Book Review: GOD'S JURY, THE INQUISITION AND THE MAKING OF THE MODERN WORLD
With GOD’S JURY, Vanity Fair Editor at Large and former Mass Humanities board member Cullen Murphy has written a worthy successor to his widely praised ARE WE ROME? Like the earlier book, GOD’S JURY provides a learned yet accessible angle on the past while illuminating its connections to the present. Those who enjoy Murphy’s erudition, his intriguing asides and dry wit will not be disappointed with this latest effort.
A book subtitled The Inquisition and the Making of the Modern World that nevertheless comes in at a mere 250 pages is not intended to be a complete history of the Inquisition. Most accounts of this sorrowful chapter in the history of what we euphemistically refer to as Western Civilization run to several volumes. It is not even “a brief history” in the style, say, of a Bill Bryson, although the two writers have much in common. What Murphy excels at is weaving engaging and economical narratives of history-shaping events, threaded with quirky but fascinating observations, and demonstrating their relevance to our own time.
In GOD’S JURY we learn first of all that there was not just one Inquisition but three, separated in both time and place and stretching over seven centuries (which makes you wonder about the subtitle of this book). The first, the Medieval Inquisition, began in Southern France in the 12th century and was a fairly localized affair. The second – the Spanish Inquisition – is perhaps the best known. Like the Spanish Empire, it eventually spanned the globe. But it took place primarily on the Iberian Peninsula, is associated in our minds with the dreaded Torquemada and the expulsion of the Jews (although its principal targets were Protestants), and endured for three and half centuries. The third was the Roman Inquisition – the offensive arm of the Counter-Reformation and a vain attempt to hold the forces of scientific enlightenment at bay that lasted well into the 19th century. It ended only in 1870 with the capture of the Papal States and the founding of modern Italy under King Victor Emmanuel III.
The best known victims of the Roman Inquisition were the freethinking Giordano Bruno, who was burned at the stake in 1600, and Galileo Galilei, who was condemned in 1633 and, rather less dramatically, forced to spend the last eight years of his life under house arrest. While thus confined he managed to write one of his most important books, Two New Sciences.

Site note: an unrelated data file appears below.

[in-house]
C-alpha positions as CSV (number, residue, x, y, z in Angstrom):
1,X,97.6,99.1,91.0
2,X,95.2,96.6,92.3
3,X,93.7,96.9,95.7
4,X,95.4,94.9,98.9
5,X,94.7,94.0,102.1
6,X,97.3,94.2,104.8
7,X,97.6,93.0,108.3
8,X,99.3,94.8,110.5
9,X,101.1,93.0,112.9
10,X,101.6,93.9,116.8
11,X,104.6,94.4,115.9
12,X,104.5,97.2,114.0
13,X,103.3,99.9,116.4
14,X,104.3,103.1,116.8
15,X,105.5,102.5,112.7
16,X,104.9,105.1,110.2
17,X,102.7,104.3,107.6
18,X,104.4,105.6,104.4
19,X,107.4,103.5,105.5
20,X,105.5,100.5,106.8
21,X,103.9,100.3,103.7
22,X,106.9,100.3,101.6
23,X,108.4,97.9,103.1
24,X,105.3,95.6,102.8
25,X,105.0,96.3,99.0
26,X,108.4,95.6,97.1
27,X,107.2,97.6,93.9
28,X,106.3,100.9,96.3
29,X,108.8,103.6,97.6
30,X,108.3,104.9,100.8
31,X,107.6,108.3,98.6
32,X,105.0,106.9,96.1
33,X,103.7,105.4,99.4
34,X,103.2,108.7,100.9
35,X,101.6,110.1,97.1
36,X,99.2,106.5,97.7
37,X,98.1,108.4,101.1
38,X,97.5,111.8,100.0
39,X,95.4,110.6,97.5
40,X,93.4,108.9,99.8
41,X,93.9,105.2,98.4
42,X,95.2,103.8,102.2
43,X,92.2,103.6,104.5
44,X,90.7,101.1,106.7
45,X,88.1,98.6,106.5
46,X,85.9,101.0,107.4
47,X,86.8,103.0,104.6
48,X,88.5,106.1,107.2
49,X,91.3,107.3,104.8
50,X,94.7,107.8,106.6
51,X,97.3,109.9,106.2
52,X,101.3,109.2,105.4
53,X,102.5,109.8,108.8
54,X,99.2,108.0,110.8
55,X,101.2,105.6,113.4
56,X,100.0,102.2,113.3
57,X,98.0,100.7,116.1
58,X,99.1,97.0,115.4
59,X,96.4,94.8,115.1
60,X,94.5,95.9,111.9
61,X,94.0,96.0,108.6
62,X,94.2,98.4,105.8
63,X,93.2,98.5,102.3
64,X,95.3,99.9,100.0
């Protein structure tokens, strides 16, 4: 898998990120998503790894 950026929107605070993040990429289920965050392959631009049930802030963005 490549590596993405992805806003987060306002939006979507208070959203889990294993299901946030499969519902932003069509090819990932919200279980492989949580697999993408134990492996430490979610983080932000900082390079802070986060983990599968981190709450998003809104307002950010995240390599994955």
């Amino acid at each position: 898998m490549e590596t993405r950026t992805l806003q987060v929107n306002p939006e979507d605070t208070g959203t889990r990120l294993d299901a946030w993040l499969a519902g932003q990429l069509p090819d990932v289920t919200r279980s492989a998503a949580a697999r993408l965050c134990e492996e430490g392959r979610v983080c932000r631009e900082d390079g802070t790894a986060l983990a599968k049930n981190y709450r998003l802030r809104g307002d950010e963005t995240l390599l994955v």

Galileo’s heresy was the espousal of Copernicus’s heliocentric theory. He was spared Bruno’s fate because he recanted. It goes without saying that he did so under duress. Legend has it that after denying that the Earth moves around the Sun, the astronomer was heard to mutter under his breath, “And yet it moves!” – thereby recanting his recantation. Murphy notes that there is no actual evidence that Galileo ever said this but goes on to point out, with characteristic humor, that the finger bone of Galileo on display in the Florence museum that bears his name is “without question a middle finger.”
Besides being instigated and prosecuted by the Roman Catholic Church or its surrogates, what the Medieval, the Spanish and the Roman Inquisitions had in common were “a set of repressive procedures, targeting specific groups, codified in law, exemplified by severity, sustained over time, justified by a vision of the one true path, backed by institutional power.” Once these characteristics are brought to light, Murphy argues, inquisitions are “not hard to find.” Even in our own time.
Some of the most captivating sections of GOD’S JURY are Murphy’s reportage of his own encounters with the primary documents of the Inquisitions – in the Vatican Archives and elsewhere – and the personalities responsible for their interpretation and safekeeping. One such account, in a chapter entitled “The Secular Inquisition,” describes a conversation with Eamon Duffy, an historian of the early modern period in Magdalene College at Cambridge University, whose work focuses on the forced conversion of England in the sixteenth century from a Catholic country to a Protestant one. The passage begins with a meticulous description of Duffy’s cramped and book-strewn garret, down to the teakettle on the stove and the bottle of Jameson’s on the corner table.
“What makes religious persecution so shocking to us, I suppose,” Duffy tells Murphy, “is that cruelty in the pursuit of the things of God seems particularly outrageous. I’m not sure it’s any more outrageous than protecting democracy with, you know, waterboarding. Systems find ways of protecting themselves, and ways to justify these things to themselves.” [emphasis added]
We see where Murphy is taking us – Guantánamo, the Patriot Act, extraordinary rendition, summary deportations, the Surveillance State. Murphy demonstrates clearly that what he calls “the inquisitorial impulse” is still with us. (Surprisingly, he makes no mention of the McCarthy hearings which, except for the absence of physical punishment, display in abundance the defining characteristics of an Inquisition.) “When it comes to inquisitions,” he writes, “a concise way to describe the modern world would be: fertile soil. Plant an inquisition, and it grows.”
Whether we are painfully aware or blithely unaware of the presence of this impulse in our own time, it is undeniably here. When it is allowed to express itself, the outcome is invariably something shameful and ignoble. The reading of history helps us better understand the challenges of the present. Reading GOD’S JURY persuades us that the obverse can also be true. When it comes to inquisitions, appreciating the present helps us understand the past.
(1) Galileo’s finger on display at Museo Galileo in Florence, Italy
(2) An early modern illustration of “the rack”
(3) Photo from Abu Ghraib, Special Broadcasting Service, Dateline